I’m a fan of smart gadgets. Smart TV? Hook me up. Samsung’s Family Hub fridge? Please get it in my house immediately. I can even get on board with smart mirrors.

But really, does anyone actually need a mobile-app enabled water bottle?

Meet MiniMon, a “smart water bottle that helps track your water quality and intake while keeping your beverage hot, cold, and everywhere in between.”

It also connects to an app that is designed to personalise and improve your water-drinking habits based on your gender, height and weight, as well as the current temperature. It also allows you to set up an alarm clock to remind you when to drink water.

The Kickstarter video for MiniMon opens by saying that modern lives are fast paced and stressful, and that it’s increasingly difficult for people to pay attention to their health. And they may be right.

But as one of those busy people, I also don’t need yet another notification from yet another app in my life. Especially one with such a specific purpose.

To be fair, it can also remind you to take medication on time. Guess what else does that? Any other clock or reminder app.

And while daily tracking and monitoring may be useful for people who are actively trying to drink more water – is a dedicated app necessary? This feature is already a staple in a lot of health and fitness apps that don’t require you to buy a specific water bottle.

Okay, so what else can it do then? Well, it’s marketed as a thermos that can retain the heat of hot liquids for twenty-four hours and cold liquids for twelve hours.

It also monitors the temperature of the water, indicating when it’s a safe temperature to drink with red, orange and green displays on the lid cap. It also displays the current temperature of the water.

A temperature graph on the MiniMon website indicates that the warm water temperature will sit at around 35 degrees celsius after 24 hours.

Does anyone actually need 500ml of luke-warm water 24 hours after boiling it? That doesn’t seem like a lot of liquid, especially for the most obvious use – camping.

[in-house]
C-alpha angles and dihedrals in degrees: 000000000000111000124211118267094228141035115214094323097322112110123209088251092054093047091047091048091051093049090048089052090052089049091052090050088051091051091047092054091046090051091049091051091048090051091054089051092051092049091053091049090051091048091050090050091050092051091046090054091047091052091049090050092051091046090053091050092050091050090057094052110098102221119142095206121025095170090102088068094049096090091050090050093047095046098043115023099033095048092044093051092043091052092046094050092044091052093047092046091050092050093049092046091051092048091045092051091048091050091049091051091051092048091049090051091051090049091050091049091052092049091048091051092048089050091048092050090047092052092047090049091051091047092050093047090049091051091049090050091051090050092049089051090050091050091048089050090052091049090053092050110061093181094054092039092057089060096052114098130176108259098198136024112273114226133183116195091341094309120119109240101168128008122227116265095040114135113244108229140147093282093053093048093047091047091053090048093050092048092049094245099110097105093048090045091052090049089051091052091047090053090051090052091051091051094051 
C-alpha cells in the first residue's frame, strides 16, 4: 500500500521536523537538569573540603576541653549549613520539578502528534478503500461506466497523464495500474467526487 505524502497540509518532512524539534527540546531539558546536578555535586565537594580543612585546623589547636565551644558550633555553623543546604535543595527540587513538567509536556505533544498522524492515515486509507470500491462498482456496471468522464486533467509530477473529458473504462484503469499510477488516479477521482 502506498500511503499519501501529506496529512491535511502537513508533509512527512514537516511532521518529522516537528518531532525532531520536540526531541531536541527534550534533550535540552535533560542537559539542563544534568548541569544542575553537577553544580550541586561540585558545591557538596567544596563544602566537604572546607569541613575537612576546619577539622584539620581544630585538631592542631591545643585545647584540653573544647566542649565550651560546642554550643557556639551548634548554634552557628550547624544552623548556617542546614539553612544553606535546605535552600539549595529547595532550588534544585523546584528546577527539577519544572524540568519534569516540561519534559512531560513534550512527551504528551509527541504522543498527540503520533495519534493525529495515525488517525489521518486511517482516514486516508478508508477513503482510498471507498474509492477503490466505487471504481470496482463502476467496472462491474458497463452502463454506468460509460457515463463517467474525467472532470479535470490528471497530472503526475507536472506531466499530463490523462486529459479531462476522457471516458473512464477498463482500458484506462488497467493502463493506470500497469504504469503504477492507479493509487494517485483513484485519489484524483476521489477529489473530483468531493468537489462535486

It could be useful for a day hike (and it would be hotter), but small thermoses have already existed for a long time. I genuinely wonder what this particular feature is useful for?

The last main feature of the MiniMon is water quality monitoring. If it detects that water has been in the bottle for more than twelve hours, a red aperture will appear on the cap to indicate that it has declined in quality.

Water can go flat after about twelve hours, due to carbon dioxide interacting with the H20. While this is most likely to happen in an exposed glass of water, it’s still something to be mindful of with a bottle.

So while drinking day-old water is generally fine, it won’t be as fresh. As someone who frequently drinks half depleted, day-old liquid, I can see the logic behind the quality meter in the MiniMon. But is it necessary? It’s really not that difficult to just refill my water bottle when I come into work in the morning.

Perhaps I’m just too cynical for the world of weirdly-specific smart gadgets. And just because I find something like this to be superfluous doesn’t mean that everyone will.

But when I see something that seems to just be a mash-up of previously existing products with app-connectivity and a $65 price tag thrown in, I have to ask – but why?



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